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Former Dodger Will Ferrell was spotted at Dodger Stadium wearing cult hero Vic Davalillo's jersey

While Will Ferrell suited up for the Dodgers when he took the mound during Spring Training last year, when he arrived to watch the Cubs and Dodgers play in NLCS Game 4 on Wednesday, it wasn't in a jersey with his own name on the back.

Oh no, Ferrell went deep into the annals of Dodger lore with a Vic Davalillo jersey. 

It wouldn't be the first time he's put it on, either. Ferrell was spotted rocking Davalillo's name and number at Clayton Kershaw's Ping Pong 4 Purpose charity event and also wore it when he announced the Dodgers lineup in the 2013 NLCS:

Don't know who Davallio is? Don't feel too bad. While Davalillo carved out a lengthy career as a slap-hitting outfielder for a number of teams, he became a Dodgers cult icon when he returned to the Majors in 1977 at the age of 40, after being out of the Majors for two seasons. 

Of course, he was still playing baseball and was hitting a blistering .384 in the Mexican League when the Dodgers picked him up to fill in as a utility outfielder and pinch-hitter. His biggest moment came in the NLCS that year when Davalillo came up in the top of the ninth of Game 3 against the Phillies. Los Angeles was trailing, 5-3, with two outs and no one on when the still-speedy outfielder noticed that the infield was playing back. He dropped down a bunt single that kickstarted a three-run Dodgers rally that saw them win, 6-5.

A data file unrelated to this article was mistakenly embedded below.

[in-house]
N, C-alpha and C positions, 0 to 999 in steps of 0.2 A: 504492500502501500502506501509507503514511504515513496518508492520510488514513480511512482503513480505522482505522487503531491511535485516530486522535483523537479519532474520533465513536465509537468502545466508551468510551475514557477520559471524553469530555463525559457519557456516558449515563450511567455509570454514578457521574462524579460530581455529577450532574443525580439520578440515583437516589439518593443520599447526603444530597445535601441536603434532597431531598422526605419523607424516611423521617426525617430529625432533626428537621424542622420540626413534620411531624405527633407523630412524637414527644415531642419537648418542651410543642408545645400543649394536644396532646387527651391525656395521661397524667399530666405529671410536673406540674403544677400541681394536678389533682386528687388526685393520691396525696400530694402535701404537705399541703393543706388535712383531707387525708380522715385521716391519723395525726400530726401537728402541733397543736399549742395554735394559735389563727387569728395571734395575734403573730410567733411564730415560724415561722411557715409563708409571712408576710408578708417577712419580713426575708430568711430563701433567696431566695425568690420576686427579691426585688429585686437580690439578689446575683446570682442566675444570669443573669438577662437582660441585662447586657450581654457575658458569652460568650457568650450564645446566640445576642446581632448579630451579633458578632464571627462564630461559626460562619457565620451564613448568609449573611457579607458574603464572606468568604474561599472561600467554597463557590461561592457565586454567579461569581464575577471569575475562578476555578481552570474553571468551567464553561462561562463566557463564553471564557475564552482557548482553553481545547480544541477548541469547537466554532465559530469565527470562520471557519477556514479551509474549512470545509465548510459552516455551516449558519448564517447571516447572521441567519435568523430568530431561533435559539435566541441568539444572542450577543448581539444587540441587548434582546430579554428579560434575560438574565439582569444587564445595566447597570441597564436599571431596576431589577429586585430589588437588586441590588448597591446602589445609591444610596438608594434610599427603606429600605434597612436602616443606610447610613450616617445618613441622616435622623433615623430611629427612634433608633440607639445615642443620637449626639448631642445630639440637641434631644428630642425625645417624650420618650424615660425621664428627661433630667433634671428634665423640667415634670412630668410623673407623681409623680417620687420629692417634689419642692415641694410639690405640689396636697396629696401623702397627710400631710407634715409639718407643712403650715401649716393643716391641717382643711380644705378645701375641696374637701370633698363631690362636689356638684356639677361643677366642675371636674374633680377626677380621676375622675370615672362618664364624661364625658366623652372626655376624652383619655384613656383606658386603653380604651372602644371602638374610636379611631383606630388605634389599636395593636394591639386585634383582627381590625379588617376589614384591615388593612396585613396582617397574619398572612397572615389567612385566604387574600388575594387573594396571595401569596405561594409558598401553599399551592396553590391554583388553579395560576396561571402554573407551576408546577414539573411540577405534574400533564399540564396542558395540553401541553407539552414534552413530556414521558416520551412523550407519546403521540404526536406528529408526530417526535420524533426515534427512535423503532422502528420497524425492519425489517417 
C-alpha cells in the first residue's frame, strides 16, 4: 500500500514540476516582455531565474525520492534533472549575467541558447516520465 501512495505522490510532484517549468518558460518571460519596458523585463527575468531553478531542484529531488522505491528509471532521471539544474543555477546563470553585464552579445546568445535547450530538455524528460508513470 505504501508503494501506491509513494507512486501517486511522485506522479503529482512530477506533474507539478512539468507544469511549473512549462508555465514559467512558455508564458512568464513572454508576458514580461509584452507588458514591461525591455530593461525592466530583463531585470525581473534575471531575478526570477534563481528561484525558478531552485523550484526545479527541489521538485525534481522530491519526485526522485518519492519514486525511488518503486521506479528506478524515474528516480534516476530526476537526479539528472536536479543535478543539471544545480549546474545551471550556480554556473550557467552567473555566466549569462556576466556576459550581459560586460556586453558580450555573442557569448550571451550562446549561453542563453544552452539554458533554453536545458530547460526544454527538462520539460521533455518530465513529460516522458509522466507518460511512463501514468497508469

Given that the Irvine, Calif.-based Ferrell would have been 10 years old at the time -- and that Ferrell has admitted his favorite Angel was Bobby Grich -- it makes sense that Davalillo may have had a large impact on the comedian/baseballer's life (Even if the outfielder only had 164 plate appearances with the Dodgers across four seasons.)

While Davalillo was out of the Majors after 1980 at the age of 43, he kept playing winter ball until 1987. After hitting .228 in 91 at-bats (impressive for a man of his age), the outfielder said, "Now's the time to retire, there are so many good kids. I'm just getting old. My legs are not the same, and I'm losing my eyes already. My bat is getting slow" ... though his manager, Bill Plummer, said he could still leg out a bunt single.

Playing until 50 in the Mexican League? That sounds like a dream Ferrell himself may harbor.